Sherman's Food Adventures: Roaming Dragon @ PNE

Roaming Dragon @ PNE

Arriving back from Portland the night before near midnight, we had planned a day at the PNE. Poor planning on our part. Barely waking up in time to make it for the 11:00am opening time, we ended up parking quite far away. Not a really big deal unless you consider the fact I had forgotten my camera in the car. I had to run back to get it and catch up with Viv and the kids. I did so with considerable amount of effort. Sweating and hungry, I had to take my son on enough rides to make up for the all-day ride pass we had purchased. By then, it was well past lunch and considering the fact I hadn't eaten breakfast, I was on the verge of eating the first thing I saw. I resisted the urge and decided to try something different - The Roaming Dragon.

Once again, the dirty "F" word rears its ugly head again. No, no, not that F word. Rather, what we are talking about is Fusion. You know, take one cuisine and do an interpretation of it. Or in really bad cases, merely an excuse for bad food. So we ended up going for all 3 offerings starting with the Pork Belly Sliders. With a fatty and tender piece of pork belly, hoisin sauce, pickled cucumber and scallions served in a steamed mantou (seems like the new trendy bread), the slider looked promising. In actuality, it was good with one slight problem. I liked the soft sweet mantou contrasting the savouriness of the pork belly. However, the liberal use hoisin sauce overwhelmed everything else including the cucumber. Personally, I find far too many places using hoisin sauce as an "Asian" flavouring agent (like Terracotta).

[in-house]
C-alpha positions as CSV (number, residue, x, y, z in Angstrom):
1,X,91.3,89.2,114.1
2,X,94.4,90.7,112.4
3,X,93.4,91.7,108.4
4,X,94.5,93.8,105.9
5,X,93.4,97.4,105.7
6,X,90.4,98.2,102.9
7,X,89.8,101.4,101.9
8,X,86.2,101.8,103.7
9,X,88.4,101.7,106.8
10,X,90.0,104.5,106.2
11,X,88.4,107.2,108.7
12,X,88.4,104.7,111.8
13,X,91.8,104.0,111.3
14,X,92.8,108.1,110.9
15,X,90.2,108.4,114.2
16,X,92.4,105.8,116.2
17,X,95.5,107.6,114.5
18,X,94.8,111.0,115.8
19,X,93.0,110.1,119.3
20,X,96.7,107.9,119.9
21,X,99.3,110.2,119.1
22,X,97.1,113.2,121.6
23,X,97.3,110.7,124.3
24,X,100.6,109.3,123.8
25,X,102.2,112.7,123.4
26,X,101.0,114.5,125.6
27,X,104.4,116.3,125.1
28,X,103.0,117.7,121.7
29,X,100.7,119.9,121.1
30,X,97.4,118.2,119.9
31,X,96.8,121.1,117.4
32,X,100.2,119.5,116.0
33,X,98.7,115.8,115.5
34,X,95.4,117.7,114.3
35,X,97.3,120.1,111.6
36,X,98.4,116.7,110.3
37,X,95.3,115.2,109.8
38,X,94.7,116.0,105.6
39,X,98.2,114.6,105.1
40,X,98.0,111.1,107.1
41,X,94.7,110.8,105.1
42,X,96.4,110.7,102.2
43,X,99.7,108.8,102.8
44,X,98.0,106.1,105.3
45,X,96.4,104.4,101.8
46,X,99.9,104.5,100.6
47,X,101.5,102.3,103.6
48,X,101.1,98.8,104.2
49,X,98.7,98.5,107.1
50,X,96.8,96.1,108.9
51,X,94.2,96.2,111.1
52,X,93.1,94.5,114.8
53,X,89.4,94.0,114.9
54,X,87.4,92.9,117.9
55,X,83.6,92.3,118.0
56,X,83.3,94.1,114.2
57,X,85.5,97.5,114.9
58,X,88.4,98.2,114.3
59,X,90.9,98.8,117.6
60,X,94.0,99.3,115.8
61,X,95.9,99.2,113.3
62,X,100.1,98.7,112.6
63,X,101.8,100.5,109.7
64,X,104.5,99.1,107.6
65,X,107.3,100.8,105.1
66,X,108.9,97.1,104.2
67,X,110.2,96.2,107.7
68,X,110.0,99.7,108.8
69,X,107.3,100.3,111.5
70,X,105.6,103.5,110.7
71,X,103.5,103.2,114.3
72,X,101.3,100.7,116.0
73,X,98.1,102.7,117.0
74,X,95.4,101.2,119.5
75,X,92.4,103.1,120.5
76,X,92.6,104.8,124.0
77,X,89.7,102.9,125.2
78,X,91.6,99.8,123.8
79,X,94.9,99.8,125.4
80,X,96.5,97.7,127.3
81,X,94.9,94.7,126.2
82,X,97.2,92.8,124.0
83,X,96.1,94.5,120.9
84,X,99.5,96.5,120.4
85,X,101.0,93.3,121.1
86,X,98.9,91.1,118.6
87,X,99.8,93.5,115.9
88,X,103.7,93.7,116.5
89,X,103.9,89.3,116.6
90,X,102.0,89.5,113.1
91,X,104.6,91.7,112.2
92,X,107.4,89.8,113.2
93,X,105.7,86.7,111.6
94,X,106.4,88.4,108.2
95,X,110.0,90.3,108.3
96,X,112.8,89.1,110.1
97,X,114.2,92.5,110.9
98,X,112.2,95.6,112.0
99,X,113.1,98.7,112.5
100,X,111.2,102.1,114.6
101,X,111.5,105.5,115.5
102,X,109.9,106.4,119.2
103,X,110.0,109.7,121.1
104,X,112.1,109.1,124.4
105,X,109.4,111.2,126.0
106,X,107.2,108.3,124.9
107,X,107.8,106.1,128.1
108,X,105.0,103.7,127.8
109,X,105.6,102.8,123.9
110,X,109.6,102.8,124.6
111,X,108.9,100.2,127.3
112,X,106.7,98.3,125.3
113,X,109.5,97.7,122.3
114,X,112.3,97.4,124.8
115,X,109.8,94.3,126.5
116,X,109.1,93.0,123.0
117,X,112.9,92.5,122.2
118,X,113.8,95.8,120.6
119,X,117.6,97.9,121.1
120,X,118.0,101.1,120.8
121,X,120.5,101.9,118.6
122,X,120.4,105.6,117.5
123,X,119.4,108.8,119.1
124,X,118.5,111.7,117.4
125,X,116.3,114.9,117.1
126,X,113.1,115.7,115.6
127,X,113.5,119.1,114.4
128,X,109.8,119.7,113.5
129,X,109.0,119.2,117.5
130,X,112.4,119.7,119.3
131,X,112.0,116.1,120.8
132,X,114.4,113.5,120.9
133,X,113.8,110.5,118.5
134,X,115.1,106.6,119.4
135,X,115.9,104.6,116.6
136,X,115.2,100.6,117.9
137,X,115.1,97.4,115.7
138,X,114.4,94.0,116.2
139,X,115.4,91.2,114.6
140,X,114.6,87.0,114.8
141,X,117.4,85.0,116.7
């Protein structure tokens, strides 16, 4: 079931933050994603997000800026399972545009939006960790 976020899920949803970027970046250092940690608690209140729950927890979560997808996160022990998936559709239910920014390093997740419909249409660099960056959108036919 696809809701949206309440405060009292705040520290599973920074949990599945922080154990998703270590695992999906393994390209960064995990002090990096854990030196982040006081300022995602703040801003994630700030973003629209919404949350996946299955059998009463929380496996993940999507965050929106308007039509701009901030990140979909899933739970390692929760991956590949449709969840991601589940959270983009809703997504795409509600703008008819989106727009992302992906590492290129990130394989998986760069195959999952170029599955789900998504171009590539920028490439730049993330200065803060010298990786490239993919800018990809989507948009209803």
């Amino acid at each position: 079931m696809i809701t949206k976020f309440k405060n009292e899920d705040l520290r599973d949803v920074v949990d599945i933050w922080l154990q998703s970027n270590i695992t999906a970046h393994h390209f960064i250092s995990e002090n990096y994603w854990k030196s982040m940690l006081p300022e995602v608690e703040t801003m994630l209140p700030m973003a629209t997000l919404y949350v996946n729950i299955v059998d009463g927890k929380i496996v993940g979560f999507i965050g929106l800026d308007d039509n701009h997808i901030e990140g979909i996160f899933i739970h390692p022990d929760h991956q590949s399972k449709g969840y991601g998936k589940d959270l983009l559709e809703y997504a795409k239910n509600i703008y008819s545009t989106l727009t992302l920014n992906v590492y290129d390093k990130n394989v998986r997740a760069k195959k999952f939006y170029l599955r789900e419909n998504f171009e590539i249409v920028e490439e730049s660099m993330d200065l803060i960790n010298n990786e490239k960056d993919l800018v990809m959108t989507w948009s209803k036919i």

As for the Korean Tacos with shortrib, sprouts, shiitake mushrooms, spinach and carrots encased in a nori/tortilla combo with kimchi dressing, I found them to be only okay. They weren't terrible, but the flavours were muddled. I couldn't get any kimchi flavour or much of anything else really. And for me, the thing was too wet. Finally, the Asian-Spiced Fries with curry mayo was decent from a taste perspective. Lots of flavour with a hint of curry. I wasn't a huge fan of the fries themselves. Yes they were crispy; but they were generic-like. Would've liked to see some creativity like thick-cut potato chips or Belgian-style fries. There is certainly potential here. Good ideas that need some tweaking. In terms of pricing, the regular prices are $6.00 for 2 sliders or 2 tacos and $10.00 for both. Not exactly cheap; but completely in line with other street food offerings in Vancouver.

The Good:
- Dares to be creative and different
- Some good ideas

The Bad:
- Some tweaks are needed, flavour profile a bit off
- Not exactly cheap; but then again, no Vancouver street food is

Roaming Dragon Food Truck on Urbanspoon


KimHo said...

I think you are being too kind with your opinion, as I encountered a lot of issues with their food, like the sliders being too sweet (in the same lines of your issue with the hoisin sauce), et al. As for "cheap", the Chinese skewere stand ofers 3 skewers + bun + pop for $6.50 or 6 skewers + pop for $10... to me it is sort of a good deal (Vancouver standards, that is).

Sherman Chan said...

You know me Kim... But then again, we do agree in theory. I didn't dislike the food, but as Constanza said to me, it was not bad; but nothing amazing as some other people have remarked.

Doug said...

I don't understand why they just don't simply replace the hoisin sauce witn another sauce?

Buddha Girl said...

I find almost everywhere in 604, "hoisin" sauce is everywhere...even with dishes that are not normally served with hoisin sauce...I guess it's because 604 is more Cantonese-dominated and hoisin is one of their main sauces...personally I prefer sweet flour paste.

Sherman Chan said...

Hi Doug and BG, Yah, why on Earth do they assume that by simply using hoisin, it is suddenly Asian? There are other sauces... In fact, for the pork belly slider, maybe something more mild like a simply five spice with star anise braising liquid or something...

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